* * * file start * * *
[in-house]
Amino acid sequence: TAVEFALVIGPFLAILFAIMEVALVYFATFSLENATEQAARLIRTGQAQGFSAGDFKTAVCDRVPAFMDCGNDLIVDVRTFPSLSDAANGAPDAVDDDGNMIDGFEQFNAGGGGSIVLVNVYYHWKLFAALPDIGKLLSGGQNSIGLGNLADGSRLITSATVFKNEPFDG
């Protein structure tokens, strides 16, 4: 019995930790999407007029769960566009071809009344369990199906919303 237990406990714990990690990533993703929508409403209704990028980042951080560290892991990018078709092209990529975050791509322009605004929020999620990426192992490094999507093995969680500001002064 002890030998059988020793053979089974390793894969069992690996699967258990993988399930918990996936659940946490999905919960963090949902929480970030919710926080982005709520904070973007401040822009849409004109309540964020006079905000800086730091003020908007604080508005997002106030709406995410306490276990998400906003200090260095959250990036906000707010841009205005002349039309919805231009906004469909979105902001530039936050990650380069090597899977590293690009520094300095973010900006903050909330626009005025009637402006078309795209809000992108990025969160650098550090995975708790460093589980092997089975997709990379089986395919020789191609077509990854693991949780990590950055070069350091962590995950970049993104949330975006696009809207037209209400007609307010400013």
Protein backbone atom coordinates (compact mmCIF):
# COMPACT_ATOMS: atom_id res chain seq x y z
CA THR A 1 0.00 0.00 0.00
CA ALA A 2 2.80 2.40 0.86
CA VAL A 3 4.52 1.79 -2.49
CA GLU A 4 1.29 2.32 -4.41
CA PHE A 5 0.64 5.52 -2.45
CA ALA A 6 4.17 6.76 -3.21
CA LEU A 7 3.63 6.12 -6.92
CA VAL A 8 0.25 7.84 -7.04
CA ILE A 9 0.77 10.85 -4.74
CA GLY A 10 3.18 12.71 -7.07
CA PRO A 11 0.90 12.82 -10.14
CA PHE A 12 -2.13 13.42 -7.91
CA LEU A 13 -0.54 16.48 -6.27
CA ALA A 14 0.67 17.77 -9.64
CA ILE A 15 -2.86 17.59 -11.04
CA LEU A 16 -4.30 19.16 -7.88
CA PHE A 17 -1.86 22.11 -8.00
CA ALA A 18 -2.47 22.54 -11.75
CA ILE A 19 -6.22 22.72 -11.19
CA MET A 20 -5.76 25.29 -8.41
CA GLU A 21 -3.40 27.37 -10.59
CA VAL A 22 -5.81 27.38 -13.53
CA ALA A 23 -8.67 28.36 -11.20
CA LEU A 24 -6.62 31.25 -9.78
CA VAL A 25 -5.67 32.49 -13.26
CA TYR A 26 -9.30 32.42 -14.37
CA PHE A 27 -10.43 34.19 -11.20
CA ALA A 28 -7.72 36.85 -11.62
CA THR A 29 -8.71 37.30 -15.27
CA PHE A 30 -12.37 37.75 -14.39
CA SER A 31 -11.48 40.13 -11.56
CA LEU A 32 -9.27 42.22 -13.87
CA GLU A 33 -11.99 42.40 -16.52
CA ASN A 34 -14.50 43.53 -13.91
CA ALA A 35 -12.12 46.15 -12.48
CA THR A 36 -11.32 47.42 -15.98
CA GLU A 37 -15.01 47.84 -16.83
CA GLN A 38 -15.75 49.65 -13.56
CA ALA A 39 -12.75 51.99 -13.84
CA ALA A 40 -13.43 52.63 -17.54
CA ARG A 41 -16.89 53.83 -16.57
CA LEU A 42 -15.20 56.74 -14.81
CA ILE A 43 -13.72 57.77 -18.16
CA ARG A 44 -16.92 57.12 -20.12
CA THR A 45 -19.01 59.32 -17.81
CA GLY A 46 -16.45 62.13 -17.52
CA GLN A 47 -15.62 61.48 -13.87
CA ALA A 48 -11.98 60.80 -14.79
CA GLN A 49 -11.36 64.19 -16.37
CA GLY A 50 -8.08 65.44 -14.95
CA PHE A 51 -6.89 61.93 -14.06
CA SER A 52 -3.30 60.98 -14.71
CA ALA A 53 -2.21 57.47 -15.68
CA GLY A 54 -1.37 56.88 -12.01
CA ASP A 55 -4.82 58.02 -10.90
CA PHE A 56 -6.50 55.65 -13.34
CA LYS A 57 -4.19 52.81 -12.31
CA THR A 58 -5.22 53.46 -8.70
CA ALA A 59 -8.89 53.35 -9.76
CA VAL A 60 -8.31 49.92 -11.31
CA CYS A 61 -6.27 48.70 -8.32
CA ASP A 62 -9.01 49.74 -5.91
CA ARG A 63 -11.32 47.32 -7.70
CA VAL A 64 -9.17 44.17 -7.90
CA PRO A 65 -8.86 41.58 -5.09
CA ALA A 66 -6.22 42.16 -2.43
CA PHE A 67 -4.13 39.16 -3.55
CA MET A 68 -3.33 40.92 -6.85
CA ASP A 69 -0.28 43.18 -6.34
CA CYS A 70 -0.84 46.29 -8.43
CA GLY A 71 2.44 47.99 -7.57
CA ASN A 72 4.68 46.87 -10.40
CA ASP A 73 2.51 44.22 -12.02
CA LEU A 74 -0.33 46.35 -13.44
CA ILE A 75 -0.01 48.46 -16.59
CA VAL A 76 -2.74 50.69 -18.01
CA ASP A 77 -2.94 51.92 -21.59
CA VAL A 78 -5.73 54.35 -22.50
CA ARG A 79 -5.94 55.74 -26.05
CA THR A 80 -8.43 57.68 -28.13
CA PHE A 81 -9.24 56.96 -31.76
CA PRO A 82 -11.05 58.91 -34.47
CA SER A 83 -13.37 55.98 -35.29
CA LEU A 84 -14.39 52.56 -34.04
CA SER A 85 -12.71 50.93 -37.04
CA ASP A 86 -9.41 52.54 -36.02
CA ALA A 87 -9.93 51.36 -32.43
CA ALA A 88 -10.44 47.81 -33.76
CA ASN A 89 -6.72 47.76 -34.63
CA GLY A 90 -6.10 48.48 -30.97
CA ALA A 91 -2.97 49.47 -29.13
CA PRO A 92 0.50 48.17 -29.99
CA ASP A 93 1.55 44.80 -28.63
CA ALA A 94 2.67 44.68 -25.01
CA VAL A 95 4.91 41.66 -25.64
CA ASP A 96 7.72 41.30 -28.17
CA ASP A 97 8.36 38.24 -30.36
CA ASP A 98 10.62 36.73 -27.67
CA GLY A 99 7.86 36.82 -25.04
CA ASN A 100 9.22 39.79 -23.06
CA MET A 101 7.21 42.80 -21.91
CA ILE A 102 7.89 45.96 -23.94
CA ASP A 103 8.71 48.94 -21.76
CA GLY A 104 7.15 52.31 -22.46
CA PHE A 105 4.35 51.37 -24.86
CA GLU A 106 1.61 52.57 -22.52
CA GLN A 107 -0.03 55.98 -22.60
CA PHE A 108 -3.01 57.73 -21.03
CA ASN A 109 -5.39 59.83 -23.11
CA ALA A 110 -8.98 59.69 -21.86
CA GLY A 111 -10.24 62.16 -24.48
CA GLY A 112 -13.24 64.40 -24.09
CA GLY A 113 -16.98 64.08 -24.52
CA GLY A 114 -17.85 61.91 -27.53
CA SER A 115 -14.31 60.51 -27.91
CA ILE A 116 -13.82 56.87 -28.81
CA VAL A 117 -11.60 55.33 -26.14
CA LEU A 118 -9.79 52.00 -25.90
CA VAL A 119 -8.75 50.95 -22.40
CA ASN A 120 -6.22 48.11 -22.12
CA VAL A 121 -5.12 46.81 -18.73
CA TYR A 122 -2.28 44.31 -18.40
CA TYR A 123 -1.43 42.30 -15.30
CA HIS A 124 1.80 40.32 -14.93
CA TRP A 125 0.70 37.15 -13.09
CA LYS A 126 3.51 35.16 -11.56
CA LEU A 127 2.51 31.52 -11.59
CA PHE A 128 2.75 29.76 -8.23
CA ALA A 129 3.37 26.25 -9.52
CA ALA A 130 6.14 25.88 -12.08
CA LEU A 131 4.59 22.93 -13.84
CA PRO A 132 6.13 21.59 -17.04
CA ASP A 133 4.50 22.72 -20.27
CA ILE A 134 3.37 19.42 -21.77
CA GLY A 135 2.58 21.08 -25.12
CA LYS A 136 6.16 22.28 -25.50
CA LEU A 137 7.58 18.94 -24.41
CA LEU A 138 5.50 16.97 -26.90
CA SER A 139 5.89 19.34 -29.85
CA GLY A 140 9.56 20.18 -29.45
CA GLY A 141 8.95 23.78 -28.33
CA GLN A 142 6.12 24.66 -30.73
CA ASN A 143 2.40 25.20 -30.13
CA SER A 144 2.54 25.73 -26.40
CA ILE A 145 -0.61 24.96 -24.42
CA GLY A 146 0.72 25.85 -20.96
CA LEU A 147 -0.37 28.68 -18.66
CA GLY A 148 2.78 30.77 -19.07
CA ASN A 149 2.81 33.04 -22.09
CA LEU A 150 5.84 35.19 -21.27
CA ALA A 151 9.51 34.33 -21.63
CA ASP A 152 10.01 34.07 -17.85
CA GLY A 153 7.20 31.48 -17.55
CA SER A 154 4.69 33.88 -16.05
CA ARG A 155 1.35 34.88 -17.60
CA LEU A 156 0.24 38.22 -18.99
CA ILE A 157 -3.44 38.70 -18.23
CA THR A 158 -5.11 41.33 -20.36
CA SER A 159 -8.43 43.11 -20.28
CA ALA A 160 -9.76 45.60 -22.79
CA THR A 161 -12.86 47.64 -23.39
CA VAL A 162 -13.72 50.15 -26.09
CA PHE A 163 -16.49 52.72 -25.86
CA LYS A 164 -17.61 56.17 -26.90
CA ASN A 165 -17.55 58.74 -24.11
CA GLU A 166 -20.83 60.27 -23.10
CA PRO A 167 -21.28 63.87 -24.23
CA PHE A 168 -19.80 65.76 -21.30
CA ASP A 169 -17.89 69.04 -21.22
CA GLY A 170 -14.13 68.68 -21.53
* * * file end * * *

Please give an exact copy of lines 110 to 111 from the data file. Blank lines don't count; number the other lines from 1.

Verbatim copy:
CA PHE A 105 4.35 51.37 -24.86
CA GLU A 106 1.61 52.57 -22.52